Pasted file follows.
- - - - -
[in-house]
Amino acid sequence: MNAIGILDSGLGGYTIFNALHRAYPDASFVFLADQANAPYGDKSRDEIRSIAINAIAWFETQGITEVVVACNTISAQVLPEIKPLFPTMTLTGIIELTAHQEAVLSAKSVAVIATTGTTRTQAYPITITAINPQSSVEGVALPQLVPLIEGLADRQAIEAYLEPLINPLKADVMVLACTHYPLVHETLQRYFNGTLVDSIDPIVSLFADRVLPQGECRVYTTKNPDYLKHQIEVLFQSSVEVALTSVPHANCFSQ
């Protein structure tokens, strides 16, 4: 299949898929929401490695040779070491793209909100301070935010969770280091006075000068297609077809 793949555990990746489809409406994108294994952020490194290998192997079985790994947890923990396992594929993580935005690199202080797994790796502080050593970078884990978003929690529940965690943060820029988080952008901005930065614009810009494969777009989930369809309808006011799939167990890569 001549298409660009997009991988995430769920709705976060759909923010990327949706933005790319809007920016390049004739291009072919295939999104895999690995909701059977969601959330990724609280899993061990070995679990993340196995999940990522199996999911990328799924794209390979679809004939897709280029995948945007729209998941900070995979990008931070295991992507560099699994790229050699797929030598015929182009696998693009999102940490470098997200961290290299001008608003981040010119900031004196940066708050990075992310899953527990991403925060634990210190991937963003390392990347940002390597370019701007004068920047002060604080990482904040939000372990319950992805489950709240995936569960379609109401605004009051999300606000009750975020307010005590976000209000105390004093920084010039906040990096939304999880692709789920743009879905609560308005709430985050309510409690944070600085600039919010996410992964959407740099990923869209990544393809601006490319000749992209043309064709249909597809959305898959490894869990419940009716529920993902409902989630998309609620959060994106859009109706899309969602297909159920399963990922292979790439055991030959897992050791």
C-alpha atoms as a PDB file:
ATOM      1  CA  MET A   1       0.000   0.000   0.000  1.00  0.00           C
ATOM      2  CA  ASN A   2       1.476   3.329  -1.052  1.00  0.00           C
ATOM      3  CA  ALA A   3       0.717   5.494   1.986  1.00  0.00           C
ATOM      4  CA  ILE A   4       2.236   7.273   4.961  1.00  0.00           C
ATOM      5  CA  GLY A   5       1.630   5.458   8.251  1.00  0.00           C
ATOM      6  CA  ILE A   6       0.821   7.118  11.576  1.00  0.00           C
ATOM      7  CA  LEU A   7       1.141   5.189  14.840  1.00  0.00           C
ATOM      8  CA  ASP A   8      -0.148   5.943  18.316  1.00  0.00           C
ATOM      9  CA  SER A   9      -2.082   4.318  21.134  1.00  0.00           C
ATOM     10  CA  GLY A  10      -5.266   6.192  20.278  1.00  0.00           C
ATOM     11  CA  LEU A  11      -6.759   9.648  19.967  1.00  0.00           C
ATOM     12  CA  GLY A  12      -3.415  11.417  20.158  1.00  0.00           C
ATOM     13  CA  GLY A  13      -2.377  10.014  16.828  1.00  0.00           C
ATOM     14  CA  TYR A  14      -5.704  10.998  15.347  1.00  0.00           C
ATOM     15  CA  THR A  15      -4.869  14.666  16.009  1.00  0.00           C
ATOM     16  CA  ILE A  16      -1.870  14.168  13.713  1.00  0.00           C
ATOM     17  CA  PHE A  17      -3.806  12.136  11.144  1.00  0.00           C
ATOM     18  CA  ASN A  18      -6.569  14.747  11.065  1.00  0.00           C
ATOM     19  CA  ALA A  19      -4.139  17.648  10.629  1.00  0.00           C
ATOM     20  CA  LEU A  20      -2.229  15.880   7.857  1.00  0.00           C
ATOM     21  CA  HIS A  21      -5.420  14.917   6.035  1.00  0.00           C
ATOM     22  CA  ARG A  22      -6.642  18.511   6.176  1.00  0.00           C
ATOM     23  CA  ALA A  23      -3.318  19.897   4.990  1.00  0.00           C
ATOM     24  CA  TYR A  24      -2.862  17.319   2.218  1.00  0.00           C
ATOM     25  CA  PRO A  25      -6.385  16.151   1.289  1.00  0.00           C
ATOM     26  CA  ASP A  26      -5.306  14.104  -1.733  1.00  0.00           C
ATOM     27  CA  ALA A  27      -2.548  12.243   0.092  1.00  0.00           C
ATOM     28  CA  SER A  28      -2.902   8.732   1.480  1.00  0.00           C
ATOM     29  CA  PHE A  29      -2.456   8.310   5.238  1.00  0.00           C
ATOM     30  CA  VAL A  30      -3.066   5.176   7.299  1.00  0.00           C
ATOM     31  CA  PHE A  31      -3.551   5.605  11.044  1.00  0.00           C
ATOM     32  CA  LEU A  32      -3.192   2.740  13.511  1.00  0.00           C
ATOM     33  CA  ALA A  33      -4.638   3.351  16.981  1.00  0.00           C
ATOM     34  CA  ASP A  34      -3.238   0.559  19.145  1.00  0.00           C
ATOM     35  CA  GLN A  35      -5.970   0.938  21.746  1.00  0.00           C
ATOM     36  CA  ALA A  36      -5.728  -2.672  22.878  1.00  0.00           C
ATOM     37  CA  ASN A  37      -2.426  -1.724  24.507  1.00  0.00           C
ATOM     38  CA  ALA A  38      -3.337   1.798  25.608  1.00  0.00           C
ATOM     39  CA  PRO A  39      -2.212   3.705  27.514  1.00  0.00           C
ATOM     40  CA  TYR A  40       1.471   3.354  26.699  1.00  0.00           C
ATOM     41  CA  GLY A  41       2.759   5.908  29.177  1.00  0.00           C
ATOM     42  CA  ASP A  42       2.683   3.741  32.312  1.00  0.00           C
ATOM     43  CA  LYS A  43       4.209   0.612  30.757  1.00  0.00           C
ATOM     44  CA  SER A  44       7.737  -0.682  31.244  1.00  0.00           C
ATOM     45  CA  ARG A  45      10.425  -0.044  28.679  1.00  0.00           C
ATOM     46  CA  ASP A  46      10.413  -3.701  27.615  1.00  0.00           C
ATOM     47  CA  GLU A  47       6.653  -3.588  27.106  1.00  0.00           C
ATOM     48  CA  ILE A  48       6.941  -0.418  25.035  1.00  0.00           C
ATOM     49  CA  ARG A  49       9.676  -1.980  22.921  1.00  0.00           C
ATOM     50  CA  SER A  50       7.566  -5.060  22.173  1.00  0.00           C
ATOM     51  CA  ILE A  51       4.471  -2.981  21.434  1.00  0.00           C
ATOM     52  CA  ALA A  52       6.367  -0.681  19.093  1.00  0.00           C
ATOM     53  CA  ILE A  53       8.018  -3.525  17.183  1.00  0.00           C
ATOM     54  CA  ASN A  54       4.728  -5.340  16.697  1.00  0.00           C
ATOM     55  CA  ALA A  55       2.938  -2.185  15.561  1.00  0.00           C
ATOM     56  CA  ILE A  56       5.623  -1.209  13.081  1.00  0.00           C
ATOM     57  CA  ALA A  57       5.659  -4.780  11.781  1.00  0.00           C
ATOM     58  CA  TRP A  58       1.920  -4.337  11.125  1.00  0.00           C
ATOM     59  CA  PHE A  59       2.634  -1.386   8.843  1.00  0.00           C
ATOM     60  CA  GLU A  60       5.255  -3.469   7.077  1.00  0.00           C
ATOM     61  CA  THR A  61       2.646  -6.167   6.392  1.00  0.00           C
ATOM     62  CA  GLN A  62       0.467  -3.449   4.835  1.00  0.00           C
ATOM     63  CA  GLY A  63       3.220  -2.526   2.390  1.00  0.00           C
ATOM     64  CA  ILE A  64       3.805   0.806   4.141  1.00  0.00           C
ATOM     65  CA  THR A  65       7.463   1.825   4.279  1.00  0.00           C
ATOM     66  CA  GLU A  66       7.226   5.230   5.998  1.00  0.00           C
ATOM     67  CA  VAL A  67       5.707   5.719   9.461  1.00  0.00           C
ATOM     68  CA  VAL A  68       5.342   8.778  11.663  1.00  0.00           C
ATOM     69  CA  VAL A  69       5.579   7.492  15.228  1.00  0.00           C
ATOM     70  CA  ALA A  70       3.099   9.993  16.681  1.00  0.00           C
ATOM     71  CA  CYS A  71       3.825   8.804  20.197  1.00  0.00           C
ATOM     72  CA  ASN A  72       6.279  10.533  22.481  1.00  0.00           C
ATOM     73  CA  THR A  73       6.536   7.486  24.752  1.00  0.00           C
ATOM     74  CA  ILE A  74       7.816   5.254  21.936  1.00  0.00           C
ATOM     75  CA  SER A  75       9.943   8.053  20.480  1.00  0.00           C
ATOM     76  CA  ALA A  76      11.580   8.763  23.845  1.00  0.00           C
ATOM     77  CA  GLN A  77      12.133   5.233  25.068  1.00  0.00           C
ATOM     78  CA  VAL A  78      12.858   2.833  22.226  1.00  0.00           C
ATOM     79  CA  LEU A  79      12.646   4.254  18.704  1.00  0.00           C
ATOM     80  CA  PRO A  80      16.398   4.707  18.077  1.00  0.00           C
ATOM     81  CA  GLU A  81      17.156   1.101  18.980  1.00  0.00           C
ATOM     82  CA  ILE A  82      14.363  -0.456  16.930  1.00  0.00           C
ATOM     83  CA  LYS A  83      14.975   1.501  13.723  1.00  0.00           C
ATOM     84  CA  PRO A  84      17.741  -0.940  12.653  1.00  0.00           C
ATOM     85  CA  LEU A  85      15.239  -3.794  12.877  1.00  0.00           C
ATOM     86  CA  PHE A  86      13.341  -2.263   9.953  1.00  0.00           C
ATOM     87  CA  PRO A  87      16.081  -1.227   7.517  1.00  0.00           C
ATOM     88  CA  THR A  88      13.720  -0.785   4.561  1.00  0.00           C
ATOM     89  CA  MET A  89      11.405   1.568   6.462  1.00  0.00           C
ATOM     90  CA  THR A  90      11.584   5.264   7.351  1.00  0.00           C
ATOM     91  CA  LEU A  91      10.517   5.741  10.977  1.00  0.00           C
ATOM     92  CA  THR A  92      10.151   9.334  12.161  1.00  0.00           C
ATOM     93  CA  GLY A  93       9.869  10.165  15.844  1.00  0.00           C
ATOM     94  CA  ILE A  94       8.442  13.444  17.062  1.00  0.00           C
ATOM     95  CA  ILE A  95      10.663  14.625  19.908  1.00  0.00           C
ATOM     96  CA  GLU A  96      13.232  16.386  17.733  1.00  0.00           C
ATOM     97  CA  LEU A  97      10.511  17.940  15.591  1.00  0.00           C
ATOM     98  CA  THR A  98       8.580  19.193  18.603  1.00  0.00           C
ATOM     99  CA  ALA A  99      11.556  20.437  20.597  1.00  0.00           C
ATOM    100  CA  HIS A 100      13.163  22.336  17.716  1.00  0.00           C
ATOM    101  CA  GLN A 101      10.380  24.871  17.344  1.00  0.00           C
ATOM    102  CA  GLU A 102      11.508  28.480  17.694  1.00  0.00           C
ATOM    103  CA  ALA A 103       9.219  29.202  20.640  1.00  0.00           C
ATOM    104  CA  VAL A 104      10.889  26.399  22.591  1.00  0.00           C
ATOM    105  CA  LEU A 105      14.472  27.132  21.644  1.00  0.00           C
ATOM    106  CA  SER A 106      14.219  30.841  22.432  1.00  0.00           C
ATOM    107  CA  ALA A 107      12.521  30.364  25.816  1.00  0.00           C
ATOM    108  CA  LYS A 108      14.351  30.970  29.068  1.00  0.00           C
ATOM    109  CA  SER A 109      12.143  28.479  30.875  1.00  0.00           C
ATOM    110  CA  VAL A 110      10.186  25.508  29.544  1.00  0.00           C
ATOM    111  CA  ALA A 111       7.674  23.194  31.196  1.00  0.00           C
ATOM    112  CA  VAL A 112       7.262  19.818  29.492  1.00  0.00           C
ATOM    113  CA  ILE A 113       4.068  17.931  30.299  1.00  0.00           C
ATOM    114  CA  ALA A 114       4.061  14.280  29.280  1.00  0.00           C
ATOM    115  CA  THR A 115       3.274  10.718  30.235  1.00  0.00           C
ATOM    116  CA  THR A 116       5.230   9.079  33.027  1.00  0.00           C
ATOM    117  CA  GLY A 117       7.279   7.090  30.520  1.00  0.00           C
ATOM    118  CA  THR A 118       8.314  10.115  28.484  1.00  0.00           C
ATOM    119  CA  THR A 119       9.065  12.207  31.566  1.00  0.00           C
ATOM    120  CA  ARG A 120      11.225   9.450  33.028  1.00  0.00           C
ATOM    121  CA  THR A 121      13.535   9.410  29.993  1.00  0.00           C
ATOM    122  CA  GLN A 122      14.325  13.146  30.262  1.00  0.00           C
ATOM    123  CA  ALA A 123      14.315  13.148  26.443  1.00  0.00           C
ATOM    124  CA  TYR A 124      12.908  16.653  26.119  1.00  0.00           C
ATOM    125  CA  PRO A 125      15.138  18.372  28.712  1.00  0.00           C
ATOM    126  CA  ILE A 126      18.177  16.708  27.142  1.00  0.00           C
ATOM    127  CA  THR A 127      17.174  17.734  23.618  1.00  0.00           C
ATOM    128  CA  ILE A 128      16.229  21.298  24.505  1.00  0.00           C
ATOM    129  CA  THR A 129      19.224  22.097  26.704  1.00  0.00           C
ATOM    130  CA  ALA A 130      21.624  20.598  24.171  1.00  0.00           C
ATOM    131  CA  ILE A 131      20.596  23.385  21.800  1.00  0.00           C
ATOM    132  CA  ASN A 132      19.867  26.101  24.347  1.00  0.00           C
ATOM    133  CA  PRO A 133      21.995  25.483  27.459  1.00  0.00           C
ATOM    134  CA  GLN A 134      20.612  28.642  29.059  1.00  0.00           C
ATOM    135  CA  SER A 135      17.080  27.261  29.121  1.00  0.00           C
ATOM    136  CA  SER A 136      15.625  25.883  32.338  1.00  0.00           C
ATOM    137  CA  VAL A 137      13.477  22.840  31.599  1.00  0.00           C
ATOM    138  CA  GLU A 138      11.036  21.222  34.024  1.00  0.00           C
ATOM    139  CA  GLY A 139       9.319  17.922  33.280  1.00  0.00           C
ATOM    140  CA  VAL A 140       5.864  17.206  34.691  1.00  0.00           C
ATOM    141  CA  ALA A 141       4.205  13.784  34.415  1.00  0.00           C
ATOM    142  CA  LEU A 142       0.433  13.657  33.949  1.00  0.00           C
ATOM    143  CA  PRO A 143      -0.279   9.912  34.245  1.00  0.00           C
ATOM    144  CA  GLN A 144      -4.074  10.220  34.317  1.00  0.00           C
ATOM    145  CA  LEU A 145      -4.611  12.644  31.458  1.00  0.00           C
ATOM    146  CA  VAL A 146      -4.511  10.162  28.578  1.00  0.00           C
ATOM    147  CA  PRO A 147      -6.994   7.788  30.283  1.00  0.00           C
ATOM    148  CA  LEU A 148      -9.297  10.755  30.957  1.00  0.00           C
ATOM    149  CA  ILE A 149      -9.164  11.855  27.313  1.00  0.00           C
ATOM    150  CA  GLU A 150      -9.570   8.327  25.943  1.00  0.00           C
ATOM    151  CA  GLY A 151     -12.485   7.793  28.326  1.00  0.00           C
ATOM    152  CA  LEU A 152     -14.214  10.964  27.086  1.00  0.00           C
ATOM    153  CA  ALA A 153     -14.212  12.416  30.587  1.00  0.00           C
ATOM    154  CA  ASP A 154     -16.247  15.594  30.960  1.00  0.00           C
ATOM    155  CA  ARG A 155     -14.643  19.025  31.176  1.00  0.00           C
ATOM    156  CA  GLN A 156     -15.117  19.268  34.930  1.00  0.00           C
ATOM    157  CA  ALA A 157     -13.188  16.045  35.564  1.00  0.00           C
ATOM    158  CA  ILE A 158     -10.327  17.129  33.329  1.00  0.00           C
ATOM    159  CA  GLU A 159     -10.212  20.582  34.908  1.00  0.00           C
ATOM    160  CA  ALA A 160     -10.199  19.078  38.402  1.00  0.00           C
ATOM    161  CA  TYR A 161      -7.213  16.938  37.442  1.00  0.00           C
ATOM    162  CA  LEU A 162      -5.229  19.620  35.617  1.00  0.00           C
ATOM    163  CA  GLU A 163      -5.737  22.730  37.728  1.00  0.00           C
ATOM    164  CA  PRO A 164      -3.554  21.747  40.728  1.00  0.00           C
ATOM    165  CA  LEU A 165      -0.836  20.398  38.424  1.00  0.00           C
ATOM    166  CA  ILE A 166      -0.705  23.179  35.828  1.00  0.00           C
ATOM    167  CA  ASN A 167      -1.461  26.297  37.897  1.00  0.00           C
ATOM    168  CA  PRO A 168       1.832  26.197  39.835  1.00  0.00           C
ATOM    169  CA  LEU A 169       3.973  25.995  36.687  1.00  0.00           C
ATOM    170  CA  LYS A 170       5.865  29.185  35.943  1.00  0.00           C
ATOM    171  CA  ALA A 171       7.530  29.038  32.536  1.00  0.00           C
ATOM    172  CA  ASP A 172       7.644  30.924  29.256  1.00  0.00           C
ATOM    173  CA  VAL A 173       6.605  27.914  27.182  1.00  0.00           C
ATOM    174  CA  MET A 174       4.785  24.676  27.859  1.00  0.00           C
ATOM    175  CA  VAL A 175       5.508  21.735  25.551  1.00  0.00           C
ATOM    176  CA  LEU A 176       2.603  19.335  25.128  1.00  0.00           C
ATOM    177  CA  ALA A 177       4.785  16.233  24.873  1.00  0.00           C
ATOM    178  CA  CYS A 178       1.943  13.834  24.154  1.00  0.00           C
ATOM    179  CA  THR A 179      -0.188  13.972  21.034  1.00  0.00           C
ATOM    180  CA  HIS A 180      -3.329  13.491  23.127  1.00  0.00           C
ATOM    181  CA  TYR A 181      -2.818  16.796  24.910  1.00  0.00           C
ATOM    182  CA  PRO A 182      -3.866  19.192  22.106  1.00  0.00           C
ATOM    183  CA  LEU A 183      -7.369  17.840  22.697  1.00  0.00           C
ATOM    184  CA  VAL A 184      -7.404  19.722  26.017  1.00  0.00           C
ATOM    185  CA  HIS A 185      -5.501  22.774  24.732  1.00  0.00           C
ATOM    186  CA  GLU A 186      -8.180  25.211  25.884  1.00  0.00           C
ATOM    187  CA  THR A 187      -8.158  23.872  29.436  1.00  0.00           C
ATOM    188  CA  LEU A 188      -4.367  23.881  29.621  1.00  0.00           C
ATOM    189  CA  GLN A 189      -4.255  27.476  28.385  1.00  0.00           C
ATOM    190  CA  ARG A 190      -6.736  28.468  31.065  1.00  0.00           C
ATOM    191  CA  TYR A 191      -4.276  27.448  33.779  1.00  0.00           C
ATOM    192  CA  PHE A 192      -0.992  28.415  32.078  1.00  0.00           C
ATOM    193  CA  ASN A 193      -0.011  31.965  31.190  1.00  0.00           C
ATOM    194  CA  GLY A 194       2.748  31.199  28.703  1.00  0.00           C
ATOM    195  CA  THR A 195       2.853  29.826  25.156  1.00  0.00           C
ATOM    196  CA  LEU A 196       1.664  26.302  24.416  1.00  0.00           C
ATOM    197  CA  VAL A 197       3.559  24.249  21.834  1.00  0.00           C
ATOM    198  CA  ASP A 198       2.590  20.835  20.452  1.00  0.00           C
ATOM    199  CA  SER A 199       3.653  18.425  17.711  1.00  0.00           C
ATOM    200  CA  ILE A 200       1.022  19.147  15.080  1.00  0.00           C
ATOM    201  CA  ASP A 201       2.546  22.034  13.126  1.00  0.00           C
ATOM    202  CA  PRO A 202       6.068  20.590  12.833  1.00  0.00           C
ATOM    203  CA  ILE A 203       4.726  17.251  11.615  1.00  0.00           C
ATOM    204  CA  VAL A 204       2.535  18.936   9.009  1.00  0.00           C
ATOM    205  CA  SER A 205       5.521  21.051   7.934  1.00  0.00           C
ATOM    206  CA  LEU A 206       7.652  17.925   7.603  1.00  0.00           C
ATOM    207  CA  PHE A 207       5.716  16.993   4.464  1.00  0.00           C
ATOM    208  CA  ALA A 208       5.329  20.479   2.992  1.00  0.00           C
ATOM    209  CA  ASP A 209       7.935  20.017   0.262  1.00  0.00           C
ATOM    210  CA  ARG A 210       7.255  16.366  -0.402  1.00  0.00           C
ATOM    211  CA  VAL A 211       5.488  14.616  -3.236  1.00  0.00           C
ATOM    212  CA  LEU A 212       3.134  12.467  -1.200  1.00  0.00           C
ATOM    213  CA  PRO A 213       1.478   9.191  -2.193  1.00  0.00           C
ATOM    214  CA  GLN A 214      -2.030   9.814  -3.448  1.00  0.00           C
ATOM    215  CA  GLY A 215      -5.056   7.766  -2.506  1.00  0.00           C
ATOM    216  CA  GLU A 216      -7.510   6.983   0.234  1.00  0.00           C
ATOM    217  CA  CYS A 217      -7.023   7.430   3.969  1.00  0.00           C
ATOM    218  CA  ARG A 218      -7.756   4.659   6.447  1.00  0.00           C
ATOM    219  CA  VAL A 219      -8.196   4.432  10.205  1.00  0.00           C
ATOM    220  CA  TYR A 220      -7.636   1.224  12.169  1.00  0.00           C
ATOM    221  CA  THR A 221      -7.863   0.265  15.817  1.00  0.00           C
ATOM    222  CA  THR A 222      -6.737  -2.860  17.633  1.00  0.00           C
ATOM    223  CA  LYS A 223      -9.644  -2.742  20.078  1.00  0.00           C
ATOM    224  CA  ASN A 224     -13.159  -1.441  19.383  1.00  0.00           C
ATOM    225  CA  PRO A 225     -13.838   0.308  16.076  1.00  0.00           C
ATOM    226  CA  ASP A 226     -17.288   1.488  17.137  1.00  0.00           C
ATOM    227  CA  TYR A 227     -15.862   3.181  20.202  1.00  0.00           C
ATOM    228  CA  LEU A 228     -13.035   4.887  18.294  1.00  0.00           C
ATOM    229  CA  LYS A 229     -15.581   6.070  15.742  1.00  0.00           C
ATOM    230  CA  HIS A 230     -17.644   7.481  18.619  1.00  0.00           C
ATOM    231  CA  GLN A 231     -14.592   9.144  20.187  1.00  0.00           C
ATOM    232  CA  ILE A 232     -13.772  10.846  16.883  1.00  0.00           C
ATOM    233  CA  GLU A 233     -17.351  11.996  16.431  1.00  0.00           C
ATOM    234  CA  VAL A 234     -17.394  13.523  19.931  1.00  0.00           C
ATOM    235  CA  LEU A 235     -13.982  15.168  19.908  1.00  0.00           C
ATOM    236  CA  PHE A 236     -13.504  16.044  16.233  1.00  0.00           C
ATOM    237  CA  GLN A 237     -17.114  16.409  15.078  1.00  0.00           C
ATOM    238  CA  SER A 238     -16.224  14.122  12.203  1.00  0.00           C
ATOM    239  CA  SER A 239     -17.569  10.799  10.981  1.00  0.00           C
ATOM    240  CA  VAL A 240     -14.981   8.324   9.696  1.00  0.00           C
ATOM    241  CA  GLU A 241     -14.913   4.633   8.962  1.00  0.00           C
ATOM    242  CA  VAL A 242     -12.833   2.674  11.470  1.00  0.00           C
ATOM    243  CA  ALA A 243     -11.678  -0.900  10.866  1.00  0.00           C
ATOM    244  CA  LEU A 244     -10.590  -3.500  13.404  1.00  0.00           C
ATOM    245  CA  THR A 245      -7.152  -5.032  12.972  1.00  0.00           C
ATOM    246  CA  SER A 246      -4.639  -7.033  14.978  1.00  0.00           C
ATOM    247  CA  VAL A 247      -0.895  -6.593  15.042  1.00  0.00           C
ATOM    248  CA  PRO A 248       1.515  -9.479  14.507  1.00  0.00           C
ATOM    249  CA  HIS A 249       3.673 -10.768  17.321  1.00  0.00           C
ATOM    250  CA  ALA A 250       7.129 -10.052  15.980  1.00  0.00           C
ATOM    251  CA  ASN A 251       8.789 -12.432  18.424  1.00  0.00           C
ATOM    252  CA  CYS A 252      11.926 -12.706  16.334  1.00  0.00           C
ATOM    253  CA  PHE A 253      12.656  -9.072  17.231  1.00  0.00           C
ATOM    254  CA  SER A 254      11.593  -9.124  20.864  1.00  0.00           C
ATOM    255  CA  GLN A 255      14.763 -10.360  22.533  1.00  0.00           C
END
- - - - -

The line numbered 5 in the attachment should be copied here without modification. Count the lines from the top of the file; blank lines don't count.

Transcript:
ATOM      1  CA  MET A   1       0.000   0.000   0.000  1.00  0.00           C